‘Prolonged walkout’: Military doctors step-in as medics protest in South Korea

Amid protests and mass resignations by trainee doctors, South Korea on Wednesday asked military hospitals to fill the gaps in the health sector and provide treatment to civilian patients.

At least 10 civilian patients have already been treated by military medics as military hospitals have opened to the public, the Seoul-based Yonhap News reported.

“The military exists to protect people's lives and safety. (Military hospitals) should kindly treat citizens so that they don't feel uncomfortable," Defense Minister Shin Won-sik told chiefs of 12 military hospitals in a video call.

The minister was visiting a military hospital in Yangju, north of the capital Seoul, where he directed the military to “assign additional medical personnel and manage staff fatigue to brace for a prolonged walkout in the civilian sector.”

South Korea’s civilian hospitals are suffering disruptions in providing services to the people as thousands of trainee doctors are protesting the government’s move to increase medical seats.

However, people are also facing security issues while visiting the military hospitals.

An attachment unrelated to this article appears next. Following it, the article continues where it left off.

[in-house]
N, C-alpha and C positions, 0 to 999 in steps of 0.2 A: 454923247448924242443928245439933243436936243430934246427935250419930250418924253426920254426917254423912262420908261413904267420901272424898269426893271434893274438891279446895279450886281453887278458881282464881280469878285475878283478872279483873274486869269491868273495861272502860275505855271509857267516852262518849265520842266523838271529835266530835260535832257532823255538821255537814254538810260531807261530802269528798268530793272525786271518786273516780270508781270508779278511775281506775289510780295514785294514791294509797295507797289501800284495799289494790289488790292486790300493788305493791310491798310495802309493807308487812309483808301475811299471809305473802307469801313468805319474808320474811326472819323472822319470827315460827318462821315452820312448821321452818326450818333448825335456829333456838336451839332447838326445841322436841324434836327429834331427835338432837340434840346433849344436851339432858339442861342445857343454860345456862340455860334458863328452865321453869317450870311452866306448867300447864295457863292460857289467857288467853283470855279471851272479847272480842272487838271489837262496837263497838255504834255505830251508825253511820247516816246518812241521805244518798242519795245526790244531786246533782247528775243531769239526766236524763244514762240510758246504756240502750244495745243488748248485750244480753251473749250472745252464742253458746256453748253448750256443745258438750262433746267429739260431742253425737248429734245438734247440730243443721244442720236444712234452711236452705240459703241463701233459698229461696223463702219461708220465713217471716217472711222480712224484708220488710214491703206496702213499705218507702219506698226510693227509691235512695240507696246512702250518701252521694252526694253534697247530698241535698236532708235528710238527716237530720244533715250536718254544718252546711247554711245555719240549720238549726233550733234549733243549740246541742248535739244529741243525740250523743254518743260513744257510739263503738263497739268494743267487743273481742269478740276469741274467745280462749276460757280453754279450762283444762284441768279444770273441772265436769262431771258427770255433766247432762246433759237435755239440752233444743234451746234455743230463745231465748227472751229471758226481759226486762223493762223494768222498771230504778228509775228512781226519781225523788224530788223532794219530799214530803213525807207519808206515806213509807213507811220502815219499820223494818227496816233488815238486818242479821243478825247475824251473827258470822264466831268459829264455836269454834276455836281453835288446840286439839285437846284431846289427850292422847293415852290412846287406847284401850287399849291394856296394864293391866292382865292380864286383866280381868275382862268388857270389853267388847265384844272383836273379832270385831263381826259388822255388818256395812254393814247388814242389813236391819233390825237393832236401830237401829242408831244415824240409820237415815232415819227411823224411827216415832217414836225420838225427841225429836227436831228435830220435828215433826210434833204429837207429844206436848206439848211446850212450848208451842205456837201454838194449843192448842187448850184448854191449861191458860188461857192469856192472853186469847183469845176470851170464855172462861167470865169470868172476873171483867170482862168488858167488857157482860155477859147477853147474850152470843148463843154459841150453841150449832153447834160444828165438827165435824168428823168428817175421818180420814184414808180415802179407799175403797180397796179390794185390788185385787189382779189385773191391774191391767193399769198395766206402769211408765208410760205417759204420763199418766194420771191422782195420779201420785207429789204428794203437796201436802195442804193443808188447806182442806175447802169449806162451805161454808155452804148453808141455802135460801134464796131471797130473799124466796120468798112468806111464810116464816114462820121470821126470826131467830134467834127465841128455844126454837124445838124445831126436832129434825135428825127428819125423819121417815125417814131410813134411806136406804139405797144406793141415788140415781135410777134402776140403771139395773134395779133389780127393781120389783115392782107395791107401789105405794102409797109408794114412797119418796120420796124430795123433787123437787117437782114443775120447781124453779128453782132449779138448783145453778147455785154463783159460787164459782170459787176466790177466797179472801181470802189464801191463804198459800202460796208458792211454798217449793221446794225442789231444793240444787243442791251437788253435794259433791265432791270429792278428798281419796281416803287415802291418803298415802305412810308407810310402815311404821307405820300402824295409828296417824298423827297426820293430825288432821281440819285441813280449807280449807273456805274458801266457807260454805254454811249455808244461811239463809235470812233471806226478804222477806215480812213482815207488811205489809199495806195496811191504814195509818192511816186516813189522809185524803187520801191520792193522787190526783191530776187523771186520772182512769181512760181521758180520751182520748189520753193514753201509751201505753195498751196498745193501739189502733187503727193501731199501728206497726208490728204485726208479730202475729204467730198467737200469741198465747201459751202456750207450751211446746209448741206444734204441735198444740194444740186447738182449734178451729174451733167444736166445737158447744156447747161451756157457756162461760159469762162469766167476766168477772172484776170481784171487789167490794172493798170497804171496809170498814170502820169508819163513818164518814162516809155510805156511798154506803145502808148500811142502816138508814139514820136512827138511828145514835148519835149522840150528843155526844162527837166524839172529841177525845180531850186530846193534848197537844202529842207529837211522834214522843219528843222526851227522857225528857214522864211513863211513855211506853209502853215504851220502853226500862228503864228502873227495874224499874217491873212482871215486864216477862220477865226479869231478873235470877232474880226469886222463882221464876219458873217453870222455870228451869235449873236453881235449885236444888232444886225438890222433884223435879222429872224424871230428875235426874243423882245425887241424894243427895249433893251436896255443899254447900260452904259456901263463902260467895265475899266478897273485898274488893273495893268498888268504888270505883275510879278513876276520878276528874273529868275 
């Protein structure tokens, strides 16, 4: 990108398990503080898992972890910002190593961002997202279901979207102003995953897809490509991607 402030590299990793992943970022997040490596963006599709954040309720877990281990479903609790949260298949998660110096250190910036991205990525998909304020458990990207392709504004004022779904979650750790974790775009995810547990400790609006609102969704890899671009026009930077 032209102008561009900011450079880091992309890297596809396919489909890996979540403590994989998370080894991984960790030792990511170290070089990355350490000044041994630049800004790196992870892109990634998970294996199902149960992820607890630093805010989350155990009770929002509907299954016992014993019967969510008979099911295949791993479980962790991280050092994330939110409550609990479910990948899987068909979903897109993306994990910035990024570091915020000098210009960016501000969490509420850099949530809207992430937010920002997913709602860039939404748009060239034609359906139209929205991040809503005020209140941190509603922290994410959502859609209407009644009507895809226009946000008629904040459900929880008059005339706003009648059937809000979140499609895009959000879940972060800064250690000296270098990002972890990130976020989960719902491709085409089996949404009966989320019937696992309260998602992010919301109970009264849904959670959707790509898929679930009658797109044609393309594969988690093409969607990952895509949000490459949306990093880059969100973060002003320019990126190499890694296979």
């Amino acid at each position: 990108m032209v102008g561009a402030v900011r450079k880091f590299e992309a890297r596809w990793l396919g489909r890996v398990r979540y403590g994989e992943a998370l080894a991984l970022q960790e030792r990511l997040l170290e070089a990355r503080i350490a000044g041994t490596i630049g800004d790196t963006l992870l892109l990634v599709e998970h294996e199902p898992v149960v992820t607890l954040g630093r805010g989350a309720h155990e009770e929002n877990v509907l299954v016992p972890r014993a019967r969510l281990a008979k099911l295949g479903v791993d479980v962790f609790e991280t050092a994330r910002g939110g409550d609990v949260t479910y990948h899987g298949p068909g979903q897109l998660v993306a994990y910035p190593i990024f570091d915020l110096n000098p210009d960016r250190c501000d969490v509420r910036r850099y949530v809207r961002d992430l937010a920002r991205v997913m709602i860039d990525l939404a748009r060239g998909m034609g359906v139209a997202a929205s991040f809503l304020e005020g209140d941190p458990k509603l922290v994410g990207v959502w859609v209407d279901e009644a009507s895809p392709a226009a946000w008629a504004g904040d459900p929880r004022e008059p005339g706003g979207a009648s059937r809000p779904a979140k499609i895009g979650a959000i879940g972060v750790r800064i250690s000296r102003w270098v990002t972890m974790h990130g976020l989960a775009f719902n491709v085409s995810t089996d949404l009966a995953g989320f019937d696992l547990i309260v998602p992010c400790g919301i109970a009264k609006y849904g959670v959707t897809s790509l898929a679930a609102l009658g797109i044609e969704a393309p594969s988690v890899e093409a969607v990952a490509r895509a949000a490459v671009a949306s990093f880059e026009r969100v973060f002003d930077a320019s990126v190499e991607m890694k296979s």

Protesting trainee doctors, over 70% or 8,816 junior doctors, claim that the government "lacks transparency" and that the move to increase the number of medical students will "compromise" the quality of medical education and services.

Some 7,813 doctors have so far left their work sites.

The government, however, said the increase of 2,000 seats is "necessary" to address a shortage of doctors, especially in rural areas and crucial specialties.

Currently, South Korea's annual enrollment for medical seats is 3,058.

South Korea's healthcare system heavily relies on trainee doctors, especially in emergency and acute care.

To meet the needs of patients, the government extended normal working hours at the hospitals in Seoul.

ePaper - Nawaiwaqt